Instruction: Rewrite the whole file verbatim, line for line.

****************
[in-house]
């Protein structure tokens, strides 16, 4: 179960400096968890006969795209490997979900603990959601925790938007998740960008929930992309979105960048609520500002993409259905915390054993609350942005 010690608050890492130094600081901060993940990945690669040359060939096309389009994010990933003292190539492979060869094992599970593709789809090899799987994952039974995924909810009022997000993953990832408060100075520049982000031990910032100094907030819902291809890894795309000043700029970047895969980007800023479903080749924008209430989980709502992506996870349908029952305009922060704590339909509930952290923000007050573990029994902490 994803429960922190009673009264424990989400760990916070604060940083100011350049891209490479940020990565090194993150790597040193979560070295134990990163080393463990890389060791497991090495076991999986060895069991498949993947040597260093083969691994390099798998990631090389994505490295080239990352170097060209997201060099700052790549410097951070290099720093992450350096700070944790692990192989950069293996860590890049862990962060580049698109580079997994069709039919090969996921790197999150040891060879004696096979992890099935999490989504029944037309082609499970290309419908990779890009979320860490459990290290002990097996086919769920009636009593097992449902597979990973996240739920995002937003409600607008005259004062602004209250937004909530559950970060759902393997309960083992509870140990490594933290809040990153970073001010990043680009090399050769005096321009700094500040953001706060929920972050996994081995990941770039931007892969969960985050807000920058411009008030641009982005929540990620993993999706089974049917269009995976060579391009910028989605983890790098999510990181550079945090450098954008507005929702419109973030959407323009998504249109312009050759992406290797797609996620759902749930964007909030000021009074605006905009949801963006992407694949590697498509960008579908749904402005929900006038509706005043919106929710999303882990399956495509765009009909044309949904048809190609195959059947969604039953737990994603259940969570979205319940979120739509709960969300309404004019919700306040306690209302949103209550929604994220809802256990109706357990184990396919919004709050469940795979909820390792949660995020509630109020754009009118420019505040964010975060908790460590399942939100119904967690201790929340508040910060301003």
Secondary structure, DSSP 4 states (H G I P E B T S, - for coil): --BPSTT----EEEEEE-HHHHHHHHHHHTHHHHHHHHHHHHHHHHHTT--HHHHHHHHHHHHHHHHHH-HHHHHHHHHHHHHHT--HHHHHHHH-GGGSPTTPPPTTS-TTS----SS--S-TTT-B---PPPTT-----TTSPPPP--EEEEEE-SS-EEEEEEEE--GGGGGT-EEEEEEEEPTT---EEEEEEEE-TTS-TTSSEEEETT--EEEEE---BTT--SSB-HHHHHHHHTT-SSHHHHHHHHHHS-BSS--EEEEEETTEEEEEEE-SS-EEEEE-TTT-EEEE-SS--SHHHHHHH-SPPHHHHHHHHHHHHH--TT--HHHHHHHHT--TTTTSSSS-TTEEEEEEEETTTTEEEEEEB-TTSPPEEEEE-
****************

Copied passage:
[in-house]
């Protein structure tokens, strides 16, 4: 179960400096968890006969795209490997979900603990959601925790938007998740960008929930992309979105960048609520500002993409259905915390054993609350942005 010690608050890492130094600081901060993940990945690669040359060939096309389009994010990933003292190539492979060869094992599970593709789809090899799987994952039974995924909810009022997000993953990832408060100075520049982000031990910032100094907030819902291809890894795309000043700029970047895969980007800023479903080749924008209430989980709502992506996870349908029952305009922060704590339909509930952290923000007050573990029994902490 994803429960922190009673009264424990989400760990916070604060940083100011350049891209490479940020990565090194993150790597040193979560070295134990990163080393463990890389060791497991090495076991999986060895069991498949993947040597260093083969691994390099798998990631090389994505490295080239990352170097060209997201060099700052790549410097951070290099720093992450350096700070944790692990192989950069293996860590890049862990962060580049698109580079997994069709039919090969996921790197999150040891060879004696096979992890099935999490989504029944037309082609499970290309419908990779890009979320860490459990290290002990097996086919769920009636009593097992449902597979990973996240739920995002937003409600607008005259004062602004209250937004909530559950970060759902393997309960083992509870140990490594933290809040990153970073001010990043680009090399050769005096321009700094500040953001706060929920972050996994081995990941770039931007892969969960985050807000920058411009008030641009982005929540990620993993999706089974049917269009995976060579391009910028989605983890790098999510990181550079945090450098954008507005929702419109973030959407323009998504249109312009050759992406290797797609996620759902749930964007909030000021009074605006905009949801963006992407694949590697498509960008579908749904402005929900006038509706005043919106929710999303882990399956495509765009009909044309949904048809190609195959059947969604039953737990994603259940969570979205319940979120739509709960969300309404004019919700306040306690209302949103209550929604994220809802256990109706357990184990396919919004709050469940795979909820390792949660995020509630109020754009009118420019505040964010975060908790460590399942939100119904967690201790929340508040910060301003």
Secondary structure, DSSP 4 states (H G I P E B T S, - for coil): --BPSTT----EEEEEE-HHHHHHHHHHHTHHHHHHHHHHHHHHHHHTT--HHHHHHHHHHHHHHHHHH-HHHHHHHHHHHHHHT--HHHHHHHH-GGGSPTTPPPTTS-TTS----SS--S-TTT-B---PPPTT-----TTSPPPP--EEEEEE-SS-EEEEEEEE--GGGGGT-EEEEEEEEPTT---EEEEEEEE-TTS-TTSSEEEETT--EEEEE---BTT--SSB-HHHHHHHHTT-SSHHHHHHHHHHS-BSS--EEEEEETTEEEEEEE-SS-EEEEE-TTT-EEEE-SS--SHHHHHHH-SPPHHHHHHHHHHHHH--TT--HHHHHHHHT--TTTTSSSS-TTEEEEEEEETTTTEEEEEEB-TTSPPEEEEE-